21.09.23 Sanctions Review

Naked Goliath: Russia's defence industry has failed to solve the shortage of imported components as equipment and weapons reserves are being depleted

The question of whether Russia can sustain a war of attrition in terms of military equipment, technical resources, and ammunition remains unanswered. Reports from the Russian side periodically indicate shortages of munitions and technical resources in the combat zone, and the Kremlin is concerned about the systematic disruptions to defence procurement. While Western sanctions have failed to undermine Russia's economy, the country's ability to wage a prolonged war is diminishing due to its inability to produce a significant range of necessary armaments under sanctions and given the unwillingness of countries in the Global South to engage in military cooperation with Russia. In these circumstances, even substantial injections of funds into defence do not have a sufficient effect. Russia will be able to rely on the reserves it built up under long-term contracts concluded before February 2022 for some time, but without intensive replenishment in the face of sanctions, these reserves are inevitably being depleted.

According to the BBC Russian Service, mobilised personnel from the 1442nd Regiment cited the poor quality of ammunition as the reason for abandoning their positions: 'The ammunition is dreadful; some of it does not even fly, and that which does fails to explode; and there are practically none of them.' Following the full-scale invasion of Ukraine, the majority of defence enterprises shifted into overdrive, with government investment into the defence sector reaching unprecedented levels. However, there has been a shortage of munitions and weaponry, which is often of very low quality, as indicated by leaks from the combat zone. Desperate purchases of ammunition and weapons from North Korea has also highlighted this acute scarcity. While Russia’s technical and economic potential exceeds that of Ukraine, and its defence industry is viewed as a sacred cow of the Russian government, the question of whether Russia can sustain a war in terms of military equipment, technical resources, and ammunition remains unanswered.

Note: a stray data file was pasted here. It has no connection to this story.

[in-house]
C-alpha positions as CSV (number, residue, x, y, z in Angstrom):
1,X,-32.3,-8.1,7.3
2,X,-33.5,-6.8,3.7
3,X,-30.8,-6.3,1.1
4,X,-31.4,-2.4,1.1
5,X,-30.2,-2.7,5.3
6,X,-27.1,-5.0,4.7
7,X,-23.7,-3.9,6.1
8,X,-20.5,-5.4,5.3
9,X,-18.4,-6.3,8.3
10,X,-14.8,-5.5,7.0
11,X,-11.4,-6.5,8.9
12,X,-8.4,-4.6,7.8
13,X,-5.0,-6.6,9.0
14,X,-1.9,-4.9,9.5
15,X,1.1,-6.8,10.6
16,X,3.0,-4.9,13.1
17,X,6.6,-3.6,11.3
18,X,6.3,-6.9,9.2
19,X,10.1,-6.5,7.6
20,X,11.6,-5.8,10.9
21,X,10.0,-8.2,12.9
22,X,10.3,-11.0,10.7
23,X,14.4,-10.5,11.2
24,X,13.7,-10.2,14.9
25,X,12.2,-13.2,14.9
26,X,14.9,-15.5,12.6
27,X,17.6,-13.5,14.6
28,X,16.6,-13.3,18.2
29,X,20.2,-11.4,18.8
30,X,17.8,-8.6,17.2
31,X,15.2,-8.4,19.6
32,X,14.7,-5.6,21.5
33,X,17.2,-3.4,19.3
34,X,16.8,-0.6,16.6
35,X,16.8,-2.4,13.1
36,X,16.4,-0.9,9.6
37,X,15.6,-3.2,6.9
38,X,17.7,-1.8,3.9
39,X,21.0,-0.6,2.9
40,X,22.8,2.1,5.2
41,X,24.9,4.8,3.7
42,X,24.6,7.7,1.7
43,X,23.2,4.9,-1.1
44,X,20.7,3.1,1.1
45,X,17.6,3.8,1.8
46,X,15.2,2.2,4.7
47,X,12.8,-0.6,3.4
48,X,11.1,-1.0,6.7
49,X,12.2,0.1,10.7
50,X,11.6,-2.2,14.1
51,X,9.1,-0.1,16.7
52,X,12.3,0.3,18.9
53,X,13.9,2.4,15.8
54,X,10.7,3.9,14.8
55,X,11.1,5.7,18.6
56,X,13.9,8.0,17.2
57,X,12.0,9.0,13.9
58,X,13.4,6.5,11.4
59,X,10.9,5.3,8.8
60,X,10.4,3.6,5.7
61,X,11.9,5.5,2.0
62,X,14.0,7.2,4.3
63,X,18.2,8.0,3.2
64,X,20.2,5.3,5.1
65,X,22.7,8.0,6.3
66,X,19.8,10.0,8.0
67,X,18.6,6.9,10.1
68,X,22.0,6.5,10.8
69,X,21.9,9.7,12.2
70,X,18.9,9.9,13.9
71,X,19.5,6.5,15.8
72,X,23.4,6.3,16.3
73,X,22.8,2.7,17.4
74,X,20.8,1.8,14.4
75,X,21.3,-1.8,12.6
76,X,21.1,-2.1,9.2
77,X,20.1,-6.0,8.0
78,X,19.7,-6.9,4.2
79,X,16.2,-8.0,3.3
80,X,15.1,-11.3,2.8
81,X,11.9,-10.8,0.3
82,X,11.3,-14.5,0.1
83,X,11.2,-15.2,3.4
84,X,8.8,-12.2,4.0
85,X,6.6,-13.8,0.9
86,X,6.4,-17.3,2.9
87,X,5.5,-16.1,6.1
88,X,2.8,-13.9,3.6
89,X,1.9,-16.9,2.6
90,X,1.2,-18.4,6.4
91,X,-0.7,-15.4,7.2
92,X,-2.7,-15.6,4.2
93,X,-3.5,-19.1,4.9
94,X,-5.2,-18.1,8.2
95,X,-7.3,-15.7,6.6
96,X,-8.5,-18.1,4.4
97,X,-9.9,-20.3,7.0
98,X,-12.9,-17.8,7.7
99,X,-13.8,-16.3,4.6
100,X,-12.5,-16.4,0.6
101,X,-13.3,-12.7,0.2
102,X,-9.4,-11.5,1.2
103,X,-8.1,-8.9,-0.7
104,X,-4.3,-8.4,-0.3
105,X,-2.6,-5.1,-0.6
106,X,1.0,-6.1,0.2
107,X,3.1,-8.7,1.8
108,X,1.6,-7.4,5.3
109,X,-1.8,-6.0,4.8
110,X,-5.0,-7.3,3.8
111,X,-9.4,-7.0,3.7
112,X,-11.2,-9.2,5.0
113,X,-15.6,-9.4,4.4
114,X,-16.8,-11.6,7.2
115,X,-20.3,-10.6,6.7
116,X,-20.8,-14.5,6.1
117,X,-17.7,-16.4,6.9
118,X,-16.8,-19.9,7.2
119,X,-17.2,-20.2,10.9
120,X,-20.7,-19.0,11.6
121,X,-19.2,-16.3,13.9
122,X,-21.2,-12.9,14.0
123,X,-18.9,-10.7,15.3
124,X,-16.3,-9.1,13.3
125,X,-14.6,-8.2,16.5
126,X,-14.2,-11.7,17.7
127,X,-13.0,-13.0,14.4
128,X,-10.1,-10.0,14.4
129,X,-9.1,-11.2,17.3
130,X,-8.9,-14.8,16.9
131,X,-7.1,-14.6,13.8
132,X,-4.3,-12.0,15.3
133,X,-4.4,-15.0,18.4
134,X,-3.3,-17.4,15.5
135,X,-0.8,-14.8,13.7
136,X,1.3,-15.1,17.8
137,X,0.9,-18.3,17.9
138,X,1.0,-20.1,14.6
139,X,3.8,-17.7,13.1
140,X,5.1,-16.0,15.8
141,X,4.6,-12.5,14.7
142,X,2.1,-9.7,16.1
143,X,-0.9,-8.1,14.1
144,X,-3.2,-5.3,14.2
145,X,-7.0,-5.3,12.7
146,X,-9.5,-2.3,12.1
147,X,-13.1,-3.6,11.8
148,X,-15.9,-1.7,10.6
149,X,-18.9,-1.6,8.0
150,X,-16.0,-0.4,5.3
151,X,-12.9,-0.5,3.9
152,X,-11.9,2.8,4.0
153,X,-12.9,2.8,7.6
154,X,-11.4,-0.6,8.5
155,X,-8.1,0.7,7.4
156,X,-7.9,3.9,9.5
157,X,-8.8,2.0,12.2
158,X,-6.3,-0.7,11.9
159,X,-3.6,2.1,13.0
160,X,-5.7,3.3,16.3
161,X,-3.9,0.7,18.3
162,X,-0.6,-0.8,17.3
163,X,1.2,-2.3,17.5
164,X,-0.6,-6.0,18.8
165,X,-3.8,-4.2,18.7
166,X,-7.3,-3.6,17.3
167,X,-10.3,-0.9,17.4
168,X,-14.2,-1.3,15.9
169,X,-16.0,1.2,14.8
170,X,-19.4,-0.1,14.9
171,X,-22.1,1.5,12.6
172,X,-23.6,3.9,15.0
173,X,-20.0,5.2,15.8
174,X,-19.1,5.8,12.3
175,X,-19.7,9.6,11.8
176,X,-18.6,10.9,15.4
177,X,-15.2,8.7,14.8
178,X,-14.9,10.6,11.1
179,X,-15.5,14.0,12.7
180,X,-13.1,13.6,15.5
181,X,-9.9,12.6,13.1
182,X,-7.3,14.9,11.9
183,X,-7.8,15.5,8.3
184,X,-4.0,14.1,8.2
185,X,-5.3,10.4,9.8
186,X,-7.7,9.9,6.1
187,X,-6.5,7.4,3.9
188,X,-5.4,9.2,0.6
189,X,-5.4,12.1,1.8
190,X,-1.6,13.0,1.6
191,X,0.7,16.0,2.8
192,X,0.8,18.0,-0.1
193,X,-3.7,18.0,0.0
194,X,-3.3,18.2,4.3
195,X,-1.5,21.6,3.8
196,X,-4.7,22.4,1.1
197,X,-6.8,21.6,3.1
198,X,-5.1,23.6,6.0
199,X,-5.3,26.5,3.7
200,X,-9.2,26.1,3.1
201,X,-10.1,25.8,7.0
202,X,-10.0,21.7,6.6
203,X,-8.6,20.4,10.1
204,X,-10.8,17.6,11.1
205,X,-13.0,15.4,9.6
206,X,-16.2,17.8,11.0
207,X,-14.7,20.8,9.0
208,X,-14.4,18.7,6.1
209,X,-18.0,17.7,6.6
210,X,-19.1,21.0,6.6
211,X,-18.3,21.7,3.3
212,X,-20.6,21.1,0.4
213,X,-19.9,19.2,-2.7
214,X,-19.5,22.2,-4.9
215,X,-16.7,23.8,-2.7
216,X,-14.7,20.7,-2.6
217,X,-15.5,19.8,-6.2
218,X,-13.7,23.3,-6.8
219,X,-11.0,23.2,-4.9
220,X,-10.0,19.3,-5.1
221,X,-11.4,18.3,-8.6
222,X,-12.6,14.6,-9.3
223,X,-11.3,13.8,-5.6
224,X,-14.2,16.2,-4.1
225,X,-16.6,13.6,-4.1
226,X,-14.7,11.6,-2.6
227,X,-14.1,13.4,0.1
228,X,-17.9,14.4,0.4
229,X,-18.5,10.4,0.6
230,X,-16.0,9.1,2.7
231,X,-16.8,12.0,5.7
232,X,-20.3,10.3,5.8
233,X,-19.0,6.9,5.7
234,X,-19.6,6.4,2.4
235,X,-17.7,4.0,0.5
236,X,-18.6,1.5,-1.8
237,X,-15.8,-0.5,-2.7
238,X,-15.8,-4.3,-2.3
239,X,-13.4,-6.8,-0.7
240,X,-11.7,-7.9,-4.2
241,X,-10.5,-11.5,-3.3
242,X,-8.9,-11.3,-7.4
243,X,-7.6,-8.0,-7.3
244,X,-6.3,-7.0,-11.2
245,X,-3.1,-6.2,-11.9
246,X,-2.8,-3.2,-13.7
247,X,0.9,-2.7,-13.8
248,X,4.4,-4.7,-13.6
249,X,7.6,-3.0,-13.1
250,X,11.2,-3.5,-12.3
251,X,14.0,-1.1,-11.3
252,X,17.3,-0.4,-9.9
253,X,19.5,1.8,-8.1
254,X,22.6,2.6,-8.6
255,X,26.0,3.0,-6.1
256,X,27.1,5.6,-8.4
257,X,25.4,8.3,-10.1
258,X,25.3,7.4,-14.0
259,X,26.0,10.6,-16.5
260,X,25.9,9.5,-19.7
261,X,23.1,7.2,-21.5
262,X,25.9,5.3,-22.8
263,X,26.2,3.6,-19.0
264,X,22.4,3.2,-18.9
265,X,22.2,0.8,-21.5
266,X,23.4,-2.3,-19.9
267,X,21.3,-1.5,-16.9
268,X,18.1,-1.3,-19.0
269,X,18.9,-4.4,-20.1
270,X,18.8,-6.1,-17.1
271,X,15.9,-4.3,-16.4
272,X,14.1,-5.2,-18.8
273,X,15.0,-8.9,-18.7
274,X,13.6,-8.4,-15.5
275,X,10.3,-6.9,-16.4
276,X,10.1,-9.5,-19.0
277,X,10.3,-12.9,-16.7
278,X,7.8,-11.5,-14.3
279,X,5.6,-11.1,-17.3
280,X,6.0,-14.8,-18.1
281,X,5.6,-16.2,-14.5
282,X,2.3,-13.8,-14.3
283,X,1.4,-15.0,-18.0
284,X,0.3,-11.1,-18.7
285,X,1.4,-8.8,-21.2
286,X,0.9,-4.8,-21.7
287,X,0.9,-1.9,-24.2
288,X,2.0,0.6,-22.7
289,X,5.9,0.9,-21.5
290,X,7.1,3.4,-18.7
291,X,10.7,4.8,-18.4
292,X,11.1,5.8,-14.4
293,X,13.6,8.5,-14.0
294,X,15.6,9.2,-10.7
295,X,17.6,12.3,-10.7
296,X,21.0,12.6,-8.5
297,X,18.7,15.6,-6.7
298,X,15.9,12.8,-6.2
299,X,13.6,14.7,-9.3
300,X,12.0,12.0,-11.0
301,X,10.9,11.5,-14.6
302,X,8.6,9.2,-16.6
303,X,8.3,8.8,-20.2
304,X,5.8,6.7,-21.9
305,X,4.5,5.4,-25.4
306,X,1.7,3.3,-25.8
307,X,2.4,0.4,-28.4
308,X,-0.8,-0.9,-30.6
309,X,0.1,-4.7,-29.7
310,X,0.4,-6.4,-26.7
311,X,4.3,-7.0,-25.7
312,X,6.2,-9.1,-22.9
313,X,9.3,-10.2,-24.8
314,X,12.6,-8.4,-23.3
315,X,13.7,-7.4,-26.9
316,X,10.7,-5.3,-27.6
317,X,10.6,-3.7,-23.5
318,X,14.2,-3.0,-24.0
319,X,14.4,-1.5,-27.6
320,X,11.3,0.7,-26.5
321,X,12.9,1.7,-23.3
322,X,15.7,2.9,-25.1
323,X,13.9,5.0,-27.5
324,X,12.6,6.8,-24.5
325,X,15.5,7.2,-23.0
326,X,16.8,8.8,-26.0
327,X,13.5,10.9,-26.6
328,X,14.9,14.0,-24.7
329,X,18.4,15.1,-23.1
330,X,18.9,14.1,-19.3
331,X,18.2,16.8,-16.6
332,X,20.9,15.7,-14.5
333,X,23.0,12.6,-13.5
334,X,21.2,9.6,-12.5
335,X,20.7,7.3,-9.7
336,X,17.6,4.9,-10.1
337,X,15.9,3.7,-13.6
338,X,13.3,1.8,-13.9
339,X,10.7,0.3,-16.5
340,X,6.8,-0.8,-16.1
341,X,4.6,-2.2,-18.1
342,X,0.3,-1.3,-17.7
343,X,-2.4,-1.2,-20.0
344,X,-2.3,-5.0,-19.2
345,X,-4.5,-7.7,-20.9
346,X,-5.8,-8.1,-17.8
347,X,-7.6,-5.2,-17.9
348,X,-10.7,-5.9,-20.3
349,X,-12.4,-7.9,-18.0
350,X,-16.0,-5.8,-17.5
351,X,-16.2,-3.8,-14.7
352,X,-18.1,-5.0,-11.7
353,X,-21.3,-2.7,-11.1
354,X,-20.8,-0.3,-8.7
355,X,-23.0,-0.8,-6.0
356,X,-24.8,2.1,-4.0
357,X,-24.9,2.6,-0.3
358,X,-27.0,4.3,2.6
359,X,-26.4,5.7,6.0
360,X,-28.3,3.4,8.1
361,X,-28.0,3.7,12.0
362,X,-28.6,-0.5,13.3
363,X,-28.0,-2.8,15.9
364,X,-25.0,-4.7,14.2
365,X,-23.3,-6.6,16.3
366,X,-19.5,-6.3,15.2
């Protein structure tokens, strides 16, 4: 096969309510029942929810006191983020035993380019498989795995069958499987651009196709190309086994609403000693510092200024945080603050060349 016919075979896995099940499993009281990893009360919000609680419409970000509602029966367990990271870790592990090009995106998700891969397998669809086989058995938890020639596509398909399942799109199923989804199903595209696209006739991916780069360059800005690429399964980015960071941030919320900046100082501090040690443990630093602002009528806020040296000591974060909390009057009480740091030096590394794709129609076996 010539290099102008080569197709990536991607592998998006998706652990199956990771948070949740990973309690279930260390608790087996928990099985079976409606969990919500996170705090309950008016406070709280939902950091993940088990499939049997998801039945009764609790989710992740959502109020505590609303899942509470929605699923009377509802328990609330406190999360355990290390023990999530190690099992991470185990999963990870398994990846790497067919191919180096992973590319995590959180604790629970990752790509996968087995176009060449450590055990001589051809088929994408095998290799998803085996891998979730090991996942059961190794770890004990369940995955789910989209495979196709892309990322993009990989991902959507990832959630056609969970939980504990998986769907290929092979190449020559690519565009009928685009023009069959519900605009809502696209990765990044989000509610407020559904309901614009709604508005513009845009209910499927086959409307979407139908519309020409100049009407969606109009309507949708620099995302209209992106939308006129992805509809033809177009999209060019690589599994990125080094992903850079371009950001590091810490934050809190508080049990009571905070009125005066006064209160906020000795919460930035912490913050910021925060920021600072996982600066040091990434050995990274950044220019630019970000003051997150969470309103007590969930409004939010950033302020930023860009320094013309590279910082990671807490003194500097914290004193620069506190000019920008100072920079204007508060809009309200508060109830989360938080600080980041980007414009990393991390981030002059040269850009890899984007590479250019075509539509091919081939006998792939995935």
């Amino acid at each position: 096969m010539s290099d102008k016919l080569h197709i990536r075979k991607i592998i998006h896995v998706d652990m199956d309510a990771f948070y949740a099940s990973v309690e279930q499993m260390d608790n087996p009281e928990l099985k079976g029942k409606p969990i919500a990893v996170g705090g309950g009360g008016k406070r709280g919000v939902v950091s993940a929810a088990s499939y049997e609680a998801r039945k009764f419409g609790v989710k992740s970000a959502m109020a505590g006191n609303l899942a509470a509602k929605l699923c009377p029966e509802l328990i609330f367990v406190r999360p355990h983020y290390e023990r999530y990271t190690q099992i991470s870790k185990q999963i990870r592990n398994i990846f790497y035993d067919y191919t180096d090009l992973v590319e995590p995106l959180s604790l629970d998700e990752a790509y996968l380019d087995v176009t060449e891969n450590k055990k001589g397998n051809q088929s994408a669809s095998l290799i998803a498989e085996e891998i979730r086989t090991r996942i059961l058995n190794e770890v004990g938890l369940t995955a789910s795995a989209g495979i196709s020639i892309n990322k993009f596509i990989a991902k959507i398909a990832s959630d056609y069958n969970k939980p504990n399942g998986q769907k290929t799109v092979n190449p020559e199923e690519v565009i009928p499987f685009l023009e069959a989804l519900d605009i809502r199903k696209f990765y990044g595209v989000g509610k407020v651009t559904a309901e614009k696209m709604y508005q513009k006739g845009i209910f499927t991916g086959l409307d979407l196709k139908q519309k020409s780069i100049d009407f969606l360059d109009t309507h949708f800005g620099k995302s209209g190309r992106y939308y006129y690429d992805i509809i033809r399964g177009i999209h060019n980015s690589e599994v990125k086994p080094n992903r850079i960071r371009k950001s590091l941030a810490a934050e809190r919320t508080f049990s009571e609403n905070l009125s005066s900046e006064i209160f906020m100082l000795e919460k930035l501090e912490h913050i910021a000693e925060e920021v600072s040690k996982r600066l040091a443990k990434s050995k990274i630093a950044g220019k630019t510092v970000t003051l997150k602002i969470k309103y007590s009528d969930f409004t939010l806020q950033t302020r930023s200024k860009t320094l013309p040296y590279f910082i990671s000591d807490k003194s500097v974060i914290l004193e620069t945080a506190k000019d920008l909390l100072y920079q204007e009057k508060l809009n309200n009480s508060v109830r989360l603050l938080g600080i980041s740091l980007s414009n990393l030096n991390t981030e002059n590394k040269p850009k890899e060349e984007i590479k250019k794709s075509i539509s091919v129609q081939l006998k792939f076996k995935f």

The Kremlin is attempting to address this issue using Stalinist methods. In a report dedicated to the challenges faced by Russia in ramping up its military production, 'Novaya Gazeta Europe' has calculated that the number of criminal cases for disrupting state defence orders has doubled since the start of the war. Although the data is incomplete for 2023, the same number of cases has already been opened as in the entire year of 2021. Since February 2022, the Federal Antimonopoly Service has fined 419 employees of businesses for failing to fulfil state defence orders. However, the actual number of such cases may be much higher, as 'Novaya' has based its calculations on only the appeals made by employees against FAS decisions. Repeat violations entail criminal prosecution and imprisonment of up to ten years. Most employees accused of failing to fulfil state defence orders were found at the following enterprises: the Zvezdochka Ship Repair Centre (74), the Design Bureau of Instrument Making (39), the Progress Rocket and Space Centre (34), Sevmash (22), and Uralvagonzavod (20).

However, journalists have attributed the shortage of components caused by sanctions as the main reason for supply disruptions to the import of semiconductors and electronics, widely used in aviation, air defence, and automobile manufacturing in Russia. For instance, the Ulyanovsk Automobile Plant, the manufacturer of the 'Patriot' model of car, failed to deliver enough patrol cars for defence orders due to the lack of alternatives to Western control units, airbag electronics, and video surveillance systems. Shifting to components from India and China has increased the cost of automobiles by a third. Aviation, shipbuilding, and the space industry are the sectors most dependent on Western components, which is where the highest number of state defence order disruptions has been found, according to the investigators at 'Novaya'.